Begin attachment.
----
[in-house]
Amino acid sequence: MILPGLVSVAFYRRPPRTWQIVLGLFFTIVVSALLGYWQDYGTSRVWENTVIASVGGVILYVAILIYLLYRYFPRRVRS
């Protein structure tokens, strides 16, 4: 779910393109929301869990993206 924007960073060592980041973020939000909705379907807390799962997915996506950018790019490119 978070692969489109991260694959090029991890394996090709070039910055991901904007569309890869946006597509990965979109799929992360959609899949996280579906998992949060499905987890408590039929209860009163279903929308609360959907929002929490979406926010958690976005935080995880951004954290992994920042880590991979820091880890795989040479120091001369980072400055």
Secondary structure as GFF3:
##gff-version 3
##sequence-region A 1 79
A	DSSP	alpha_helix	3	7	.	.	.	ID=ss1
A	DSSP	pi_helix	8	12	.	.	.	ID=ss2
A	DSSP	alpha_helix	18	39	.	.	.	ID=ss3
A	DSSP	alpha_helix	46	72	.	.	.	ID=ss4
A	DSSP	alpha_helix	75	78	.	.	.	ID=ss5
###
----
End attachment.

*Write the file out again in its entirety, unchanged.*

[in-house]
Amino acid sequence: MILPGLVSVAFYRRPPRTWQIVLGLFFTIVVSALLGYWQDYGTSRVWENTVIASVGGVILYVAILIYLLYRYFPRRVRS
């Protein structure tokens, strides 16, 4: 779910393109929301869990993206 924007960073060592980041973020939000909705379907807390799962997915996506950018790019490119 978070692969489109991260694959090029991890394996090709070039910055991901904007569309890869946006597509990965979109799929992360959609899949996280579906998992949060499905987890408590039929209860009163279903929308609360959907929002929490979406926010958690976005935080995880951004954290992994920042880590991979820091880890795989040479120091001369980072400055």
Secondary structure as GFF3:
##gff-version 3
##sequence-region A 1 79
A	DSSP	alpha_helix	3	7	.	.	.	ID=ss1
A	DSSP	pi_helix	8	12	.	.	.	ID=ss2
A	DSSP	alpha_helix	18	39	.	.	.	ID=ss3
A	DSSP	alpha_helix	46	72	.	.	.	ID=ss4
A	DSSP	alpha_helix	75	78	.	.	.	ID=ss5
###